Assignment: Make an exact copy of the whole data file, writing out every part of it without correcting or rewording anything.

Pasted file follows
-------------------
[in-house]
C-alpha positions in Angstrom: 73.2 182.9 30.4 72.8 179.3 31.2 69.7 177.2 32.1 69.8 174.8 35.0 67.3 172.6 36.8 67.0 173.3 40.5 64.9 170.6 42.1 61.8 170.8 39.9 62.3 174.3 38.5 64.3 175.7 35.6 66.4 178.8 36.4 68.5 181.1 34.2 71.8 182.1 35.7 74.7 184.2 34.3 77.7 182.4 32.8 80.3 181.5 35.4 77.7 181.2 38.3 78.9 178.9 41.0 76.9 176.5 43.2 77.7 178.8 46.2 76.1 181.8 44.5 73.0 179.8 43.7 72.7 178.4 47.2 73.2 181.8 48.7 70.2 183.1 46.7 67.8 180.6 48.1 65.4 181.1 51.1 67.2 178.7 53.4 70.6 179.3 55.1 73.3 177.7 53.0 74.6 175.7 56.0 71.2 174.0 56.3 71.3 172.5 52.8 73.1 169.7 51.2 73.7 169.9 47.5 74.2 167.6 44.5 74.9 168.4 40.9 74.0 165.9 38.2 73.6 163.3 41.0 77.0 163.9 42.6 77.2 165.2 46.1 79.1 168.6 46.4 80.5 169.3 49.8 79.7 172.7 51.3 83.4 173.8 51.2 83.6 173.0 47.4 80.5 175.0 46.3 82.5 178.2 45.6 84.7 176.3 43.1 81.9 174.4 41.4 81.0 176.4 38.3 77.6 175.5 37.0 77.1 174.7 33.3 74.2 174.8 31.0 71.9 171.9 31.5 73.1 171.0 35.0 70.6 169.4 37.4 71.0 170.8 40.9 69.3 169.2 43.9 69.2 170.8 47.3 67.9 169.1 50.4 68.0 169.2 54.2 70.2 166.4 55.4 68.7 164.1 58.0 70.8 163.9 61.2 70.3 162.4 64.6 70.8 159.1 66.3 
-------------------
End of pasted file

[in-house]
C-alpha positions in Angstrom: 73.2 182.9 30.4 72.8 179.3 31.2 69.7 177.2 32.1 69.8 174.8 35.0 67.3 172.6 36.8 67.0 173.3 40.5 64.9 170.6 42.1 61.8 170.8 39.9 62.3 174.3 38.5 64.3 175.7 35.6 66.4 178.8 36.4 68.5 181.1 34.2 71.8 182.1 35.7 74.7 184.2 34.3 77.7 182.4 32.8 80.3 181.5 35.4 77.7 181.2 38.3 78.9 178.9 41.0 76.9 176.5 43.2 77.7 178.8 46.2 76.1 181.8 44.5 73.0 179.8 43.7 72.7 178.4 47.2 73.2 181.8 48.7 70.2 183.1 46.7 67.8 180.6 48.1 65.4 181.1 51.1 67.2 178.7 53.4 70.6 179.3 55.1 73.3 177.7 53.0 74.6 175.7 56.0 71.2 174.0 56.3 71.3 172.5 52.8 73.1 169.7 51.2 73.7 169.9 47.5 74.2 167.6 44.5 74.9 168.4 40.9 74.0 165.9 38.2 73.6 163.3 41.0 77.0 163.9 42.6 77.2 165.2 46.1 79.1 168.6 46.4 80.5 169.3 49.8 79.7 172.7 51.3 83.4 173.8 51.2 83.6 173.0 47.4 80.5 175.0 46.3 82.5 178.2 45.6 84.7 176.3 43.1 81.9 174.4 41.4 81.0 176.4 38.3 77.6 175.5 37.0 77.1 174.7 33.3 74.2 174.8 31.0 71.9 171.9 31.5 73.1 171.0 35.0 70.6 169.4 37.4 71.0 170.8 40.9 69.3 169.2 43.9 69.2 170.8 47.3 67.9 169.1 50.4 68.0 169.2 54.2 70.2 166.4 55.4 68.7 164.1 58.0 70.8 163.9 61.2 70.3 162.4 64.6 70.8 159.1 66.3 